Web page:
In my understanding, the bulk of Western media reporting of the war’s first year has consistently reinforced this dogmatic moralism. Such moralistic thinking is amplified on social media, repeated on mainstream mass media and then accepted by public figures and corporations. This process helps explain the sharp response to the outbreak of open hostilities between Russia and Ukraine after years of fragile and uncertain ceasefire. Interestingly, many of those who would usually self-identify as ‘progressive’, ‘liberal’ or ‘left-wing’ were also swept away in a remarkable wave of ‘Slava Ukraini’ fervour. This is despite the fact that such people would usually profess scepticism towards patriotism or the notion of sacrificing one’s life for one’s nation.
In a similar unprecedented shift, progressives and liberals also embraced massive increases in military spending, disregarding the risks of escalation and direct war with Russia. In a flash, most of the left became explicitly pro-NATO and cheered Ukraine on; those who questioned the military–industrial complex or expressed concerns about nuclear war were generally marginalised or shouted down, if they were allowed to express their views in the media at all. It is hard to escape the impression that social media groupthink and saturated 24-7 mainstream media coverage have sustained both stances of proxy patriotism and enthusiastic militarism.
The doublethink behind the groupthink
There are three areas of irrational cognitive dissonance – what Orwell called ‘doublethink’ – evident in the Western media’s coverage of the war. The first is the portrayal of Russia as simultaneously an existential threat to Europe but also a weak military power that Ukraine can expel from its territories, with the right amount of support. The second is how the expressed absolute unwillingness to fight a full-scale war against Russia (with all its potential for a nuclear Armageddon) is combined with a willingness to be de facto combatants by conducting economic warfare against Russia while providing the intelligence and military support without which Ukraine could not fight the war. The third is the call to stand with Ukrainians in a bloody war of attrition in which one does not send one’s own citizens to die in the ‘meatgrinders’ in the Donbas.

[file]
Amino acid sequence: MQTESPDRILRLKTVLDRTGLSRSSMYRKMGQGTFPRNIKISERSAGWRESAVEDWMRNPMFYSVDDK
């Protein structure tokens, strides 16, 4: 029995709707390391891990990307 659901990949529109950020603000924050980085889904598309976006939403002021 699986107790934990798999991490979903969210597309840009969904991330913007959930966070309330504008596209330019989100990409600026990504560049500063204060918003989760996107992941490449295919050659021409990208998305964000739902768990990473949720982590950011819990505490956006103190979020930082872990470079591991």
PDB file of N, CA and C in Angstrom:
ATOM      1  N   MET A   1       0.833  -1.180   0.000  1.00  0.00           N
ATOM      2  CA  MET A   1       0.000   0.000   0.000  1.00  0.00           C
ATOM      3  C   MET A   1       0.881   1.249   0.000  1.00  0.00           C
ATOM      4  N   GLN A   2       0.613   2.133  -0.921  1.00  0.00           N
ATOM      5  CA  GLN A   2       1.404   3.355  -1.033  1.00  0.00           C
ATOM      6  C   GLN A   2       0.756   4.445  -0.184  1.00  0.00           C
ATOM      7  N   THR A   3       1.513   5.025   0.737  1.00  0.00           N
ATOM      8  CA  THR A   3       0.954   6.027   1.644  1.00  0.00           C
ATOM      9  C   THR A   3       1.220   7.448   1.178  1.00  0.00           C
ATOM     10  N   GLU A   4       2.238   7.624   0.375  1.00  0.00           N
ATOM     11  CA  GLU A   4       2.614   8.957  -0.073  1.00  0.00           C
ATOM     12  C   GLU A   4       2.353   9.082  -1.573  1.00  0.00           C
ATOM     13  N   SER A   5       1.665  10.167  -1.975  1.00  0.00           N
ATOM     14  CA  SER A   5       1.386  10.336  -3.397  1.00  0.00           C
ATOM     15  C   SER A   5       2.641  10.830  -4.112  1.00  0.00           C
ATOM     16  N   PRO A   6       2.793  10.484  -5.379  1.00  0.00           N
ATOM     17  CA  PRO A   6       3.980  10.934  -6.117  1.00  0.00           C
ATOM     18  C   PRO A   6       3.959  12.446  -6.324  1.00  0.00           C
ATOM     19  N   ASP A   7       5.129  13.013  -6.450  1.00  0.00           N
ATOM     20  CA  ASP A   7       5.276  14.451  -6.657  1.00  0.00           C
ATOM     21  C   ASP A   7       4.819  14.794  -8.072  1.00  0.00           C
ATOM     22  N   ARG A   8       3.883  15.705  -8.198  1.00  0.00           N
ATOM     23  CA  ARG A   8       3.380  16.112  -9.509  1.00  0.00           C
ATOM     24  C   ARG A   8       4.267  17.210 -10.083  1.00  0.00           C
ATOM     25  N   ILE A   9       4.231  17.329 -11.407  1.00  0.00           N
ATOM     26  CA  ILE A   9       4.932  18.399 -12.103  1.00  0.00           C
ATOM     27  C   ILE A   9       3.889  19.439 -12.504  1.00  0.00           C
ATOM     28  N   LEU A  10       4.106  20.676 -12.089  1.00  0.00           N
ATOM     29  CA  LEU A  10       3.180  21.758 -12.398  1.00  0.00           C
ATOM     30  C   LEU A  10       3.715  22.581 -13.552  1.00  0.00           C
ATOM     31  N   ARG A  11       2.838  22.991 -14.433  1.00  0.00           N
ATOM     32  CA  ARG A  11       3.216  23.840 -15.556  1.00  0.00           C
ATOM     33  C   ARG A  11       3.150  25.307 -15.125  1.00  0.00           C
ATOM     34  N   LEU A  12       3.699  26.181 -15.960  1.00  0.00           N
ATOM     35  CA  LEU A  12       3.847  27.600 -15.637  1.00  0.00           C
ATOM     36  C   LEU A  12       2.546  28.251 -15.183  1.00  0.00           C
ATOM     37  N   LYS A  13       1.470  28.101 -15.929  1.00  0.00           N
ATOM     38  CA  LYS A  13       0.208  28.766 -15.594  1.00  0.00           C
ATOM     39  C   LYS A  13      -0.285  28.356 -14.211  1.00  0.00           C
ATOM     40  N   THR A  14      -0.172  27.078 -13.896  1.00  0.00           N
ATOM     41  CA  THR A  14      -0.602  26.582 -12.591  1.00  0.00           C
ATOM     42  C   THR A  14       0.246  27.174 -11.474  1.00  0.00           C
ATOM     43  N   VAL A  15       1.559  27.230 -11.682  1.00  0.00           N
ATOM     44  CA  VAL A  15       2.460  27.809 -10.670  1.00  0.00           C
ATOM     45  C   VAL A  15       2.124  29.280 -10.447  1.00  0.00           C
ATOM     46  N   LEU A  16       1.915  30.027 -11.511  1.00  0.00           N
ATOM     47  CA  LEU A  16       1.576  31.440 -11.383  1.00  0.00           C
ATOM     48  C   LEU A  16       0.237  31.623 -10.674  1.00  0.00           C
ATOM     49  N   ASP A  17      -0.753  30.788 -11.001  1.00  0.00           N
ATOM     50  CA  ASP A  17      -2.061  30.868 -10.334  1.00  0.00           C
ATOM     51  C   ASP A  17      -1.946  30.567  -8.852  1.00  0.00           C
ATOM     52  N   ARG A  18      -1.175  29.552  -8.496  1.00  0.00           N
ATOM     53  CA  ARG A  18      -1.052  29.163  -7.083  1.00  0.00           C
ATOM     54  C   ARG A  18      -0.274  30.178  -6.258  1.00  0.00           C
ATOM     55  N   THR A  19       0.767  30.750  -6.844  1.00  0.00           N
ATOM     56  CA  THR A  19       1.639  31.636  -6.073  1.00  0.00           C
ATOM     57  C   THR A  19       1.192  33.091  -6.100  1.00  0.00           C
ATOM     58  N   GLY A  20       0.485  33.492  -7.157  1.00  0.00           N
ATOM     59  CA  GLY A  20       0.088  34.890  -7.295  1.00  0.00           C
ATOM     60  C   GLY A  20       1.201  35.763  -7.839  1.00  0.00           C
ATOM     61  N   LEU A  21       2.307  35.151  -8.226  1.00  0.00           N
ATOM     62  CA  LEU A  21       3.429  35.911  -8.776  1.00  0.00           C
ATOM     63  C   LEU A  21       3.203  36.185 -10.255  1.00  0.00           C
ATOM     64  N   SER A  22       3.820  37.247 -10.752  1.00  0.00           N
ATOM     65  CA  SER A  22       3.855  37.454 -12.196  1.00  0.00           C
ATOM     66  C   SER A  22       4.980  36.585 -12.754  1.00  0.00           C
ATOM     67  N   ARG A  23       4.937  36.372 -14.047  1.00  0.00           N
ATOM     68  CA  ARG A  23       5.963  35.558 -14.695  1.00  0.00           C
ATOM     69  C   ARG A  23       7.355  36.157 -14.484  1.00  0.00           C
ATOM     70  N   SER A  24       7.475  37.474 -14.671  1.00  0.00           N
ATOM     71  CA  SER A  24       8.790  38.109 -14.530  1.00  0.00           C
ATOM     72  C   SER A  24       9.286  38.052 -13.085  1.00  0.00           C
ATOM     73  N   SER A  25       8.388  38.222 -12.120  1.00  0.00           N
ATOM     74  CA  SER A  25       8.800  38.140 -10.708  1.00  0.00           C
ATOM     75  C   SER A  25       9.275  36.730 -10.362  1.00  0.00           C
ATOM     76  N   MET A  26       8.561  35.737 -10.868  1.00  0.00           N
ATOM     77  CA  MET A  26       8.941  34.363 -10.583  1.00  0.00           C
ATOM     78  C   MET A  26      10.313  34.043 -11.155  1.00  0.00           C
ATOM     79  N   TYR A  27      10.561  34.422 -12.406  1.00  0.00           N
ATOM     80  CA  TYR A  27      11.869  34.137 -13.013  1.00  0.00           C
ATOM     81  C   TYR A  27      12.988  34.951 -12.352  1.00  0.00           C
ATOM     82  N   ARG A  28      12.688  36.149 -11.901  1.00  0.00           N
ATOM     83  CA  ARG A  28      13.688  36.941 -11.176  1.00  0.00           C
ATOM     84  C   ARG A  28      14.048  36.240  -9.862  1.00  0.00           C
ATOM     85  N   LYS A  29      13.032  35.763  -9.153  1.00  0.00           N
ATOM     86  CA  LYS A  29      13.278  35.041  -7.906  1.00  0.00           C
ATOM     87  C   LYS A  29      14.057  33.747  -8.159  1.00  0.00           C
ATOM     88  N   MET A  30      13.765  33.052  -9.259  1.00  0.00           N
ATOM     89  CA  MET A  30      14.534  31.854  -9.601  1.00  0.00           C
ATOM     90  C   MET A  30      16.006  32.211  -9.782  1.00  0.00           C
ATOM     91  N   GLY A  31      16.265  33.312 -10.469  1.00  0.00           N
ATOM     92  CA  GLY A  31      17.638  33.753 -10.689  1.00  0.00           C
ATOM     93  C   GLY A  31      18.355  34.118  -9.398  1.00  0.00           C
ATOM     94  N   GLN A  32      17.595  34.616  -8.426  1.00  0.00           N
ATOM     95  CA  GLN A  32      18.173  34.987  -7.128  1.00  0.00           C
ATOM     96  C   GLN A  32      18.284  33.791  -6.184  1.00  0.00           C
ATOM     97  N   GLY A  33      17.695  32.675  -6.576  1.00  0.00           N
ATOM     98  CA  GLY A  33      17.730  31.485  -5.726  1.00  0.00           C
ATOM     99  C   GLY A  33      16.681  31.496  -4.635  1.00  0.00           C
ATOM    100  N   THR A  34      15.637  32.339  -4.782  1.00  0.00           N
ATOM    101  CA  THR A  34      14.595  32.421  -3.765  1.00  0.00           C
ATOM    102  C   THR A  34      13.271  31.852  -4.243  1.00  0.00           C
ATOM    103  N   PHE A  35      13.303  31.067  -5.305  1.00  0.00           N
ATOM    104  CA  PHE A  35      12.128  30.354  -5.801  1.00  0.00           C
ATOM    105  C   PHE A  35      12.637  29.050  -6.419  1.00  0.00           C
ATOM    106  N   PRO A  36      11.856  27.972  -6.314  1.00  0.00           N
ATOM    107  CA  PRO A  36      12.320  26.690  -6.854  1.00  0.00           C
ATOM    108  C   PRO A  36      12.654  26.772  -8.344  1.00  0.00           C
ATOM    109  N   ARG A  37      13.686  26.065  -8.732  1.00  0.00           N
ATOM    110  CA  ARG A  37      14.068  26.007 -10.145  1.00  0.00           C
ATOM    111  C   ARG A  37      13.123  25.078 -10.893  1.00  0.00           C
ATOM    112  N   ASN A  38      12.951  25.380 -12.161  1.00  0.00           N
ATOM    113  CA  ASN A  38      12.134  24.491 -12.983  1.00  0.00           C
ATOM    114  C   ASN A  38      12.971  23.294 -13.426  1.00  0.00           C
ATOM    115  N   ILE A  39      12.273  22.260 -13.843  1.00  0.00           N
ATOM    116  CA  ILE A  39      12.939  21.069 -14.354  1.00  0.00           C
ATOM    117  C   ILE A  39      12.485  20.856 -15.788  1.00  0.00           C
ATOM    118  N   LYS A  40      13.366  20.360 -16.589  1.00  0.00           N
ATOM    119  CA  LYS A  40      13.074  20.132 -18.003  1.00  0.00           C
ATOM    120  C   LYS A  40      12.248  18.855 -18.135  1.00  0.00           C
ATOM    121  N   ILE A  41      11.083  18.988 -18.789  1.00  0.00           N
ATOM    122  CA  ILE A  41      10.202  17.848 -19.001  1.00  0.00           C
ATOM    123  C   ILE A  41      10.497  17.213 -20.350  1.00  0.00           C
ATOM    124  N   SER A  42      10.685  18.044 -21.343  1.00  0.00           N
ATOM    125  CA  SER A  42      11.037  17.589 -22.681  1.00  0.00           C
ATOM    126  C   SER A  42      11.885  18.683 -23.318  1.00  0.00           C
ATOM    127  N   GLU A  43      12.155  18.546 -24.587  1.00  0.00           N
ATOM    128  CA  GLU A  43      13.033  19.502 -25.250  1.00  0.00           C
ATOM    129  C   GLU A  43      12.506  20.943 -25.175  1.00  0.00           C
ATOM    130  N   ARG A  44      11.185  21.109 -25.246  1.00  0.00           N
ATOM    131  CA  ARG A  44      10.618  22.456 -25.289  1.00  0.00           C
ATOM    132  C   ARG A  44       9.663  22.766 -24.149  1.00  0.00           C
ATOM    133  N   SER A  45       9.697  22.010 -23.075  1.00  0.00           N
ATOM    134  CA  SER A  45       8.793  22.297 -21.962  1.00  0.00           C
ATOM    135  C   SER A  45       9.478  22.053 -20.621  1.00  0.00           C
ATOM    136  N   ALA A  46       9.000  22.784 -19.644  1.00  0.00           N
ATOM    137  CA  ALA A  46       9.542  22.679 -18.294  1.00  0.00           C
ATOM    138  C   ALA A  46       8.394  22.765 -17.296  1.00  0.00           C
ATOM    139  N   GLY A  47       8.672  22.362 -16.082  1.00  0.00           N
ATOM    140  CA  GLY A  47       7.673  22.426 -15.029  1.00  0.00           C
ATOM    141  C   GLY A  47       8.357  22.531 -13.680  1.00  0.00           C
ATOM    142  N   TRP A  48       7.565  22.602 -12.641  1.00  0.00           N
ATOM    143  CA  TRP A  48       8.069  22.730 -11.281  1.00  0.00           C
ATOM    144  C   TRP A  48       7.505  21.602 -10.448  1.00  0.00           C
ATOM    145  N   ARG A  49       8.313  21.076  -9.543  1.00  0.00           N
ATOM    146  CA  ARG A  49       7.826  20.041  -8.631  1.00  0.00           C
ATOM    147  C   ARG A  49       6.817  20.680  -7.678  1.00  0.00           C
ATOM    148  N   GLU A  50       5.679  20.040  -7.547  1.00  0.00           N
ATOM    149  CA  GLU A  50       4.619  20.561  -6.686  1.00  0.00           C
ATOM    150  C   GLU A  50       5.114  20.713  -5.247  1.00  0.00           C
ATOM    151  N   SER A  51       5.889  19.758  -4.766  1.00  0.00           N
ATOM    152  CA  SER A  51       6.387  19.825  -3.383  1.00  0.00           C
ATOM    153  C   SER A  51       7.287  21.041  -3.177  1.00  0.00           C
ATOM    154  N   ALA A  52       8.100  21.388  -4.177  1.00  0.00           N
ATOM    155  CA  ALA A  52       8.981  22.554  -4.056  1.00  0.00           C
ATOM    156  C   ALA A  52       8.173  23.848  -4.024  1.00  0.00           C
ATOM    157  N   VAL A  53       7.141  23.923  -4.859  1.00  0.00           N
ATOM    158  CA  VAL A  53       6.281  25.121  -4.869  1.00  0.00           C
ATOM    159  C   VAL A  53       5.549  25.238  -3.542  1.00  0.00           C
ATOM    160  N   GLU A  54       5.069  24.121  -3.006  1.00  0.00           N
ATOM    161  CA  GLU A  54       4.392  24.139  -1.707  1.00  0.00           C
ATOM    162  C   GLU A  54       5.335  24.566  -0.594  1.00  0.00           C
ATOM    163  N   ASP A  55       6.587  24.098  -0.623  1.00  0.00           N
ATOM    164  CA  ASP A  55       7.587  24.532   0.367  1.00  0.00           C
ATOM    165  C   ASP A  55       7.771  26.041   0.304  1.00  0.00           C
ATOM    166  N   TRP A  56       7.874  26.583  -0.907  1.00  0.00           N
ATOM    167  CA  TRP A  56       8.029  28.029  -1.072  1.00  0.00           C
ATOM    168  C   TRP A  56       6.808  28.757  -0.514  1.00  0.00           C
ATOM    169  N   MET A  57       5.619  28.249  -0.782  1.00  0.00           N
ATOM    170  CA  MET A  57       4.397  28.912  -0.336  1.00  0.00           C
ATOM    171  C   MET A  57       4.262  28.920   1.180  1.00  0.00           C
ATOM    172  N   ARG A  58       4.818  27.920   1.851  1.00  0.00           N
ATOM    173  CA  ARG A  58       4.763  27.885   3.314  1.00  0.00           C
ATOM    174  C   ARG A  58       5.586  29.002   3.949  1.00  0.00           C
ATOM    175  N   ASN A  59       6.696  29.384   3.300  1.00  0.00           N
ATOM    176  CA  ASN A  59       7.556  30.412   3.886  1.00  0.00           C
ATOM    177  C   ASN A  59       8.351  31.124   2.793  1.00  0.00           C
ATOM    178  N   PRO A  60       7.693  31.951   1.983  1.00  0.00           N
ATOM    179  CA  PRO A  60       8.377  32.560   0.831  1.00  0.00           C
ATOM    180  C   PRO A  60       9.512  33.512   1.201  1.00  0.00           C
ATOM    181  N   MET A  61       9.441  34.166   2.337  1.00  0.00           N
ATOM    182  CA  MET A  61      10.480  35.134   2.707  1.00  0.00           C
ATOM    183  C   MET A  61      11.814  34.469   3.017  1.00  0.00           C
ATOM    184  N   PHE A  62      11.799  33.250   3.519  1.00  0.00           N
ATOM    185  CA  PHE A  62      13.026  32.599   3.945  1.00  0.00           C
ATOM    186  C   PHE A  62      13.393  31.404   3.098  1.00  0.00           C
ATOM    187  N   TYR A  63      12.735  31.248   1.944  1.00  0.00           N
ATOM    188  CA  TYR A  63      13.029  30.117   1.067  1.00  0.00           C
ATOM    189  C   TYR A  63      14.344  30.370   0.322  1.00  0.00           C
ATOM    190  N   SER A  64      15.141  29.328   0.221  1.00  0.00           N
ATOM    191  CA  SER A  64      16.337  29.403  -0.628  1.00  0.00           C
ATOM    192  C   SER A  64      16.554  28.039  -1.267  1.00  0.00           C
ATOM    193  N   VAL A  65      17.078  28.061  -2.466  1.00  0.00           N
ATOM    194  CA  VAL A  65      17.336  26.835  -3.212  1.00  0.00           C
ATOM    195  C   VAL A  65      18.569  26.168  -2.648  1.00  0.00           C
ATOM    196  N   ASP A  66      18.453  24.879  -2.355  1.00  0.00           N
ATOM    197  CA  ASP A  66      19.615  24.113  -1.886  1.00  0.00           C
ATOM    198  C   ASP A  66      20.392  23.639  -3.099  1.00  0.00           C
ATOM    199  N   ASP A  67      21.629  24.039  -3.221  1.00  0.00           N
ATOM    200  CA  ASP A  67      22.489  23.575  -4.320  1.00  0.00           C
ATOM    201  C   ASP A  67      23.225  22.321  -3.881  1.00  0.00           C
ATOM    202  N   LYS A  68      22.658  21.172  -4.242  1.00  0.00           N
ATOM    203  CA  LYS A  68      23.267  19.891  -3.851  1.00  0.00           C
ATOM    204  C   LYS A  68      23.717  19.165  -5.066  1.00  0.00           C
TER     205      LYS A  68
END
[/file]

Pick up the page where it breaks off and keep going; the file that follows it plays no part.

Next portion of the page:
The Western media’s emotive, moralistic rhetoric and unambiguous friend–enemy presentation of the war comprise what is essentially a wartime propaganda model, which suggests that an information war has been waged within the West for the purpose of mobilising pro-Ukraine sentiment across the political spectrum. One wonders about the extent to which mass media bosses are consciously on board with this information campaign, or if they lack an understanding of contrary perspectives or simply avoid investigating inconvenient facts, as doing so would complicate their reporting work. Whatever the reason for the lack of media coverage, these inconvenient facts are worth summarising.
The distortion of the basic political issues behind the conflict
Western audiences have been steadily bombarded with the repeated insistence that Russia’s actions were unprovoked and that Putin could have no valid reason to invade Ukraine. President Biden set the tone for this on the day Putin launched his invasion, claiming that it had nothing to do with security concerns and was simply an act of ‘naked aggression’ reflecting ‘Putin’s desire for empire’. This message has been repeated ad nauseam in the media for over a year while omitting to discuss three critical factors central to understanding why Russia would choose military force over diplomacy.